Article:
Jessica Smartt Gullion, PhD, is Associate Dean of Research for the College of Arts and Sciences at Texas Woman’s University. She is also Professor of Sociology and Affiliate Faculty of Multicultural Women’s and Gender Studies. She teaches a variety of courses on qualitative research methods. She has published more than 35 peer-reviewed journal articles and book chapters. Her writing has appeared in such journals as the International Review of Qualitative Research, the Journal of Applied Social Science, and Qualitative Inquiry. Her essays and Op-Eds have appeared in a variety of outlets, including Newsweek, The Conversation, Alternet, and Inside Higher Ed, and she is regularly quoted by national media. Her books include: Doing Ethnography (forthcoming); Qualitative Research in Health and Illness (forthcoming); Researching With: A Decolonizing Approach to Community-Based Action Research; Diffractive Ethnography: Social Science and the Ontological Turn; Writing Ethnography; Fracking the Neighborhood: Reluctant Activists and Natural Gas Drilling; October Birds: A Novel about Pandemic Influenza, Infection Control, and First Responders; Redefining Disability; In Sickness and in Health: Sociological Perspectives on Healthcare; and Voices in Sociology: An Introduction to the Core Concepts.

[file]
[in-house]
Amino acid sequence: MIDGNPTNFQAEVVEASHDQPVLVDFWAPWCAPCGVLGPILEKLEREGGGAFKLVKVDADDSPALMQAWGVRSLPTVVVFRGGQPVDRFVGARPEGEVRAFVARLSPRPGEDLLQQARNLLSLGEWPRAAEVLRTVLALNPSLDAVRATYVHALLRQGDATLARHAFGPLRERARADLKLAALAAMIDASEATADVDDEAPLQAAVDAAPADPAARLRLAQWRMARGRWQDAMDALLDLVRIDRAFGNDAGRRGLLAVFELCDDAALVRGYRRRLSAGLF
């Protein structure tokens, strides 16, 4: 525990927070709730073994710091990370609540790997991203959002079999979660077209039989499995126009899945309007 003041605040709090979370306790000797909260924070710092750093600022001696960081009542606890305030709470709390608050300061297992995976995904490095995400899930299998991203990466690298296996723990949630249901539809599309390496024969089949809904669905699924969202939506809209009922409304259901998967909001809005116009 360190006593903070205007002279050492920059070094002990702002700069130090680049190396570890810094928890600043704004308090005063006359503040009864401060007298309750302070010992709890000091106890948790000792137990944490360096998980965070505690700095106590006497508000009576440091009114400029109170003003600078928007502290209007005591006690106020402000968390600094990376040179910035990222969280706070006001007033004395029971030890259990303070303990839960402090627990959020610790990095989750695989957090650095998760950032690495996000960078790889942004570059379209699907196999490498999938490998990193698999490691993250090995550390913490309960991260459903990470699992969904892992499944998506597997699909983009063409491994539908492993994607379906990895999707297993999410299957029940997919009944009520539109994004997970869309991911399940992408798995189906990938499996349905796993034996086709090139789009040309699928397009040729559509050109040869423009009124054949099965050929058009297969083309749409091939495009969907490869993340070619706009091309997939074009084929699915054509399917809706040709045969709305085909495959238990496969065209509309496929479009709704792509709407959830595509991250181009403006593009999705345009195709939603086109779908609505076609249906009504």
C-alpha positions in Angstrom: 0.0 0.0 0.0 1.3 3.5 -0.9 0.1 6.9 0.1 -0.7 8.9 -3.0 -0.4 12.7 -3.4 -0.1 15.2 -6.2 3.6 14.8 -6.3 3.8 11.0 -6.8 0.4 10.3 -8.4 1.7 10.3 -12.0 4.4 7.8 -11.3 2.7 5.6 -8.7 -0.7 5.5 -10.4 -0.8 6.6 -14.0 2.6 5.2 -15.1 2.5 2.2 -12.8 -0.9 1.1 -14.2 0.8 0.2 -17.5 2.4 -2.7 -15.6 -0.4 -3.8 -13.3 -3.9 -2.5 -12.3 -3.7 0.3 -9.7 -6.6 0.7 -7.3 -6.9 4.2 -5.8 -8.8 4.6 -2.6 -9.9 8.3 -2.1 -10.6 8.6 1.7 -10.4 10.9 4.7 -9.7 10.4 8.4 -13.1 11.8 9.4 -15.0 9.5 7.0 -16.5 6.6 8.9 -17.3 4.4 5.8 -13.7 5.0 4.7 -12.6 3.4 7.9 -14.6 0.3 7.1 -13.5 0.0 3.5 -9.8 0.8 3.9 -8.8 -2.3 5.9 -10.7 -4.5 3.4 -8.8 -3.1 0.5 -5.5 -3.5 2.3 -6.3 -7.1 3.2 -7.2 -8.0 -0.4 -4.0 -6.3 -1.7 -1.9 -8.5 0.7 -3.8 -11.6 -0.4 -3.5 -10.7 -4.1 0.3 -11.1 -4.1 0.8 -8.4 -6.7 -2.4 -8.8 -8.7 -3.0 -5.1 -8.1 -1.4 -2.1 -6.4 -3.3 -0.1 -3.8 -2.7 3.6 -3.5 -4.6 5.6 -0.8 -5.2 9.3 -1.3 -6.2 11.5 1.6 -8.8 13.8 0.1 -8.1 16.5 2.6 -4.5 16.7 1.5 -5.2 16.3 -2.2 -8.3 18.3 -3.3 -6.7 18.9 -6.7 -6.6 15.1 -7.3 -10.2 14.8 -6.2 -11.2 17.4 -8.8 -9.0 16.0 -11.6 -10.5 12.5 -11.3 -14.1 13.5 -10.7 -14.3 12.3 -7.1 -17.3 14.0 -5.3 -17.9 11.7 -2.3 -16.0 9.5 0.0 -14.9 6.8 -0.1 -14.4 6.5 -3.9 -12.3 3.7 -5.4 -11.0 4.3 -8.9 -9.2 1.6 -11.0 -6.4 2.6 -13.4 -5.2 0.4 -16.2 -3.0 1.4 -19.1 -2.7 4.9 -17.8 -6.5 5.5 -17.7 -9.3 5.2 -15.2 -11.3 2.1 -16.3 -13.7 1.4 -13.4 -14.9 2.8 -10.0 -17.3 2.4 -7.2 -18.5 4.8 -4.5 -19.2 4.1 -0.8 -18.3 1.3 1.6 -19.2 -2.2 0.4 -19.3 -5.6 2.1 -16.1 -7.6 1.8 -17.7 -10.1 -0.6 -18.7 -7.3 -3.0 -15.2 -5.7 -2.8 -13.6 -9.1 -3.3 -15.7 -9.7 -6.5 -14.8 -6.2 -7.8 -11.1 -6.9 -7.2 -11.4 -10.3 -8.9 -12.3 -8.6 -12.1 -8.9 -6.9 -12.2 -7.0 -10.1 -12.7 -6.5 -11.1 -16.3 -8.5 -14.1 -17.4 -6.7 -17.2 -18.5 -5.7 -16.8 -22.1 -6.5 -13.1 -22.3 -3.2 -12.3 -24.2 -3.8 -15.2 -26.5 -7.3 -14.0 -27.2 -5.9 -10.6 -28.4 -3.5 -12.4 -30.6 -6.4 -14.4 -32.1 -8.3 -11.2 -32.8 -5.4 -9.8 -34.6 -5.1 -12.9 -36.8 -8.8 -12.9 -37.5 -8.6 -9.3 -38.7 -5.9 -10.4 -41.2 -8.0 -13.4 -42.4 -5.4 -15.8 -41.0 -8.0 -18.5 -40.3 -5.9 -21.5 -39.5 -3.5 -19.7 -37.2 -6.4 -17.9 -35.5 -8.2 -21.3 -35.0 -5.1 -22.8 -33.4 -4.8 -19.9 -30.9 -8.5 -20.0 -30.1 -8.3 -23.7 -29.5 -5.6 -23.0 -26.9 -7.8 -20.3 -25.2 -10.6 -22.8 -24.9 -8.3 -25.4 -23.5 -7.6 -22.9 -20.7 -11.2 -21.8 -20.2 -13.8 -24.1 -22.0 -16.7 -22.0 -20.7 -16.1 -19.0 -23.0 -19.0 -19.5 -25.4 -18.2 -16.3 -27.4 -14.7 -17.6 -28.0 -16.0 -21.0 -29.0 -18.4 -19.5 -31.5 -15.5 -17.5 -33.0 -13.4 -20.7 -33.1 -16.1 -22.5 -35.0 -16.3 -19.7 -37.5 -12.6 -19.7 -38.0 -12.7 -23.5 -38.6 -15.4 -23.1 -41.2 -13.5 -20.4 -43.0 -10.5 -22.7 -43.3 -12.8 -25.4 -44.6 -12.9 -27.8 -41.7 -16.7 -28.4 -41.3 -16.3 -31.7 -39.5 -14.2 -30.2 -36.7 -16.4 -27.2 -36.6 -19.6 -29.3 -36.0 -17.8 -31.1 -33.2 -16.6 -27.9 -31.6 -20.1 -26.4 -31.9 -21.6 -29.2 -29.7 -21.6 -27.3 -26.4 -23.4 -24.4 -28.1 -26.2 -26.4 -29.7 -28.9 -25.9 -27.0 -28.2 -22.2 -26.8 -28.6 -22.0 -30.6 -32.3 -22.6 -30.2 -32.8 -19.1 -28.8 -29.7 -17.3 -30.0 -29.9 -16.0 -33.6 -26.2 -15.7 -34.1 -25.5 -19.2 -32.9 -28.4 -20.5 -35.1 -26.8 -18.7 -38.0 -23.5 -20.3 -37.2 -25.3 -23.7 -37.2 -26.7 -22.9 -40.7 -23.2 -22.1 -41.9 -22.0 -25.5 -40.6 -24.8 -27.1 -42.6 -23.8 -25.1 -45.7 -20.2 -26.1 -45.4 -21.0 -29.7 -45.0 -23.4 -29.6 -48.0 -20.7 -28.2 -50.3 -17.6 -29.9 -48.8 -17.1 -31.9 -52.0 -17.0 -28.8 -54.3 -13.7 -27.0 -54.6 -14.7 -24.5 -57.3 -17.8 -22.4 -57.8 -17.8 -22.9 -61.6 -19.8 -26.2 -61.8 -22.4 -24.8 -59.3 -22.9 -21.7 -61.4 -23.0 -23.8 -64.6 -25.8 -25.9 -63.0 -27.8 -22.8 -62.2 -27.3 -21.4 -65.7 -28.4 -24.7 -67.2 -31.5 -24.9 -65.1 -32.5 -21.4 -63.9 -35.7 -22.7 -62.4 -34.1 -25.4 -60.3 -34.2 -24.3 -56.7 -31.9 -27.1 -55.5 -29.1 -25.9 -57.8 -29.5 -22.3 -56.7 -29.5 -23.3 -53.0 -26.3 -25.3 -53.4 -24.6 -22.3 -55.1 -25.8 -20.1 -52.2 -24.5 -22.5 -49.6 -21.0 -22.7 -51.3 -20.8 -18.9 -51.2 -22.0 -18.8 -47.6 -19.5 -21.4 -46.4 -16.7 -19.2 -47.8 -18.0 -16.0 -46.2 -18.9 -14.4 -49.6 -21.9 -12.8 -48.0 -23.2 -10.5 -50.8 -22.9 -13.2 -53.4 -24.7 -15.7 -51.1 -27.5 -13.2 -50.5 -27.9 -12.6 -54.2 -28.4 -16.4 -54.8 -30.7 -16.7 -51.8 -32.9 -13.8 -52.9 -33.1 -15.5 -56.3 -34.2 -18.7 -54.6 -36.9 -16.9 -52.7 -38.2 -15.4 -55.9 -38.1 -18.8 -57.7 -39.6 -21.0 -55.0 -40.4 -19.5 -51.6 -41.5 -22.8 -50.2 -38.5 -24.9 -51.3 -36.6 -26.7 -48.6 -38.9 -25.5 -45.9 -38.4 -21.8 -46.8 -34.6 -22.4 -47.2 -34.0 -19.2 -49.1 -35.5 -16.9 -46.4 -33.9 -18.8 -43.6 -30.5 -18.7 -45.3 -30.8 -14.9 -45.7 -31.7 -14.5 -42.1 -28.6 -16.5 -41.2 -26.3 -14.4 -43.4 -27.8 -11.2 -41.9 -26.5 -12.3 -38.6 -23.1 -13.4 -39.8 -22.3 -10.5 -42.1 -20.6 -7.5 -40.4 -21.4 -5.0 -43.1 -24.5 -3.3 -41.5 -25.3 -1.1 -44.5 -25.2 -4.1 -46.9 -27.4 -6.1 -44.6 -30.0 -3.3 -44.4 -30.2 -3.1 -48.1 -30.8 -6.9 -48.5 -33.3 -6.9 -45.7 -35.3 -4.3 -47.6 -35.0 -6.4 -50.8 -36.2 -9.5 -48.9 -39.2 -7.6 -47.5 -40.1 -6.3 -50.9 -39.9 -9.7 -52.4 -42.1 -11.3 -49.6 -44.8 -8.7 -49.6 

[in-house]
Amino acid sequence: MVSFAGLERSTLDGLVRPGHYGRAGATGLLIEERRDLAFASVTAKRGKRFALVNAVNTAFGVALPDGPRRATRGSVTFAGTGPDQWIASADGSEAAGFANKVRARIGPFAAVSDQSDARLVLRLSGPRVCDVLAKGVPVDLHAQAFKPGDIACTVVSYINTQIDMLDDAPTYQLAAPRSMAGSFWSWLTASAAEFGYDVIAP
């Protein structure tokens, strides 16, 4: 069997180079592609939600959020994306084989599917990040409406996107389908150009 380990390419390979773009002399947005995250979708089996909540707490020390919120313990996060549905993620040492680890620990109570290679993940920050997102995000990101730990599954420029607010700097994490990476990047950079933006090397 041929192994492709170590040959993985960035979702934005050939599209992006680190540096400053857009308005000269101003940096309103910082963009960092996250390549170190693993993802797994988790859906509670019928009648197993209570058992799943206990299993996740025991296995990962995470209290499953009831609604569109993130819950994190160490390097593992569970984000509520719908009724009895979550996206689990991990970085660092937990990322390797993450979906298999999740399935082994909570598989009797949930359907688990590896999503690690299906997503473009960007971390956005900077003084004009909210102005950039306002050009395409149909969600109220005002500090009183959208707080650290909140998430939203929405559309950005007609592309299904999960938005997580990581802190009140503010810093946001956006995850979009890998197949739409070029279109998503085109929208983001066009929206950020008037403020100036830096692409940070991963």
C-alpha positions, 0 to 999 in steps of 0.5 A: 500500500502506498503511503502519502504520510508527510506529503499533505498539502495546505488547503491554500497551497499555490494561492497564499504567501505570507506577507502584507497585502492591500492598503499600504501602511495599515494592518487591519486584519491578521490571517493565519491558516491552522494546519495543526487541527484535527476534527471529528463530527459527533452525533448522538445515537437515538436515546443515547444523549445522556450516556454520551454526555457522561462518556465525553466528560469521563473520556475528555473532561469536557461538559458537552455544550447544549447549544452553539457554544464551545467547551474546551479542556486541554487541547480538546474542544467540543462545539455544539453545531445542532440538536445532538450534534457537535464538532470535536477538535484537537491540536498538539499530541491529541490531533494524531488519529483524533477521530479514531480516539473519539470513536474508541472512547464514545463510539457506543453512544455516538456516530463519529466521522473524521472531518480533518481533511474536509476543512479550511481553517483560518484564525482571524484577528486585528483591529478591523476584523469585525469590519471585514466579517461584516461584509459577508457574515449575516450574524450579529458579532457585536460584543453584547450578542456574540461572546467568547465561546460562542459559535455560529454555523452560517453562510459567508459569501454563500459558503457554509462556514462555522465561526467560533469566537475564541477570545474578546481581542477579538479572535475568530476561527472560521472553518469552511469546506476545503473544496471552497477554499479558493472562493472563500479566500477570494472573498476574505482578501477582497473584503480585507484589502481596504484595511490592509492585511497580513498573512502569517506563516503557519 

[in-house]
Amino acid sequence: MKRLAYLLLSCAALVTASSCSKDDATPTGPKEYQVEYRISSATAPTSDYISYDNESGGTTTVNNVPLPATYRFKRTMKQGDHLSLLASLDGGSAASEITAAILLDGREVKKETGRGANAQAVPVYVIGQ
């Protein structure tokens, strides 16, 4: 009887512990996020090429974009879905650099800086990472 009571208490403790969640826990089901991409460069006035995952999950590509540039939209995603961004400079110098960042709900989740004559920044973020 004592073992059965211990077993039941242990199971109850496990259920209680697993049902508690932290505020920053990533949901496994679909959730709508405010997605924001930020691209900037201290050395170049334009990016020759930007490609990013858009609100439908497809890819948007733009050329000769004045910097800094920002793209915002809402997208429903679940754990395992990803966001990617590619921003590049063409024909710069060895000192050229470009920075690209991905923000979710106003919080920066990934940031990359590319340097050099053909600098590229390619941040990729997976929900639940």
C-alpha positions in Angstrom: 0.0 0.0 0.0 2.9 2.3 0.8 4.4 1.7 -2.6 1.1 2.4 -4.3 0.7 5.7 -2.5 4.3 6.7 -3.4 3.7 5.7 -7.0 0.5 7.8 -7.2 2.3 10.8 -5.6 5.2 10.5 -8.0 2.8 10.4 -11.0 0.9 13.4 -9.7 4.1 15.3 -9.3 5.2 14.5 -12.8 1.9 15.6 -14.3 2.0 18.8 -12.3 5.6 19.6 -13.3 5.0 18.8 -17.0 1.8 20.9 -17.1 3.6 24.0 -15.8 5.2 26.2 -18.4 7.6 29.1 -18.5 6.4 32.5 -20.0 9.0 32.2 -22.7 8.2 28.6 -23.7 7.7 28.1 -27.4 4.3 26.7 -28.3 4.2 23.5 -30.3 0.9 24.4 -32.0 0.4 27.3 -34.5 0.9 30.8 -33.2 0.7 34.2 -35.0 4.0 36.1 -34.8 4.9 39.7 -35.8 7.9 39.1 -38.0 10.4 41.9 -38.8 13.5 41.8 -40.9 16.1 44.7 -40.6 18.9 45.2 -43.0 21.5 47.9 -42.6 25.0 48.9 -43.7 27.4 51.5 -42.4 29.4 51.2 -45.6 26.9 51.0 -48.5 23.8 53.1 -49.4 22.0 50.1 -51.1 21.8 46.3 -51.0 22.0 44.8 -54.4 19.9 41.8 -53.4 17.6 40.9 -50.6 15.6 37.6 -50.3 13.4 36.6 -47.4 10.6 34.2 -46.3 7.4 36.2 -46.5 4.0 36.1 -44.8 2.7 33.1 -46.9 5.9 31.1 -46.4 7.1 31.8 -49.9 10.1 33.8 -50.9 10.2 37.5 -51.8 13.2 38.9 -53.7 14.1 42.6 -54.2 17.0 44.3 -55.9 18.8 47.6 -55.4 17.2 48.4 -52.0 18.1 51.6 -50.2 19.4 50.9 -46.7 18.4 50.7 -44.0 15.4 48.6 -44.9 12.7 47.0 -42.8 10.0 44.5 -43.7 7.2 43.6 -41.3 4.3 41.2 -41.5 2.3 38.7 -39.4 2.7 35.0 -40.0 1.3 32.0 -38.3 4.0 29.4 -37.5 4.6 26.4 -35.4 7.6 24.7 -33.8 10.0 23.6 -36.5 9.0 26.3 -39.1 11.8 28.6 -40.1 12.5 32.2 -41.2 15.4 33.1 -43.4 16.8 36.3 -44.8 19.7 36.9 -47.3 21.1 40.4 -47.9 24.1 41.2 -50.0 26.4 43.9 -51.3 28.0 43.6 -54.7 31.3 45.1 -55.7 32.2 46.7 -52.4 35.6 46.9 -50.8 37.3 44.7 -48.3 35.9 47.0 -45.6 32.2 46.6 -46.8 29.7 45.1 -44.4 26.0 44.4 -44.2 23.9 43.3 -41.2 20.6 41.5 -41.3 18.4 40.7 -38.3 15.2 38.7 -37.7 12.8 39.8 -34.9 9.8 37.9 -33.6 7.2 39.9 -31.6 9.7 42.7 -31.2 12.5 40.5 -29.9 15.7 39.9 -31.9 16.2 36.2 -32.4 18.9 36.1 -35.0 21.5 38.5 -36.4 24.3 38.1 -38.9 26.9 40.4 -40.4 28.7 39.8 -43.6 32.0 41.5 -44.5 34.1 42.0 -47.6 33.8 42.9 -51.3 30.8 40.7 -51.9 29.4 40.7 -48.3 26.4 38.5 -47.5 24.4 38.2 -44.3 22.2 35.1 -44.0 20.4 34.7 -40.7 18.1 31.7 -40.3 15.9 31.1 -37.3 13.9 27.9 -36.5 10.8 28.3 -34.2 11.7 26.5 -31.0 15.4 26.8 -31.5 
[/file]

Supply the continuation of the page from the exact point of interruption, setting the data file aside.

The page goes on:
Jacob Meadows is known by many as Jay, but will publish as Jacob. He is a gay man in small town South Carolina, fighting the good fight through poetry, prose, and local activism. He received his MA in Creative Writing from Southern New Hampshire University in 2020 and his MA in English from SNHU in 2021. You can begin following his continued journey through Margaret Atwood's "The Handmaid's Tale" by reading his column, "Jay and June: A Walk Through Gilead," premiering in August 2021! You can find him on Facebook and Instagram @readJacobMeadows.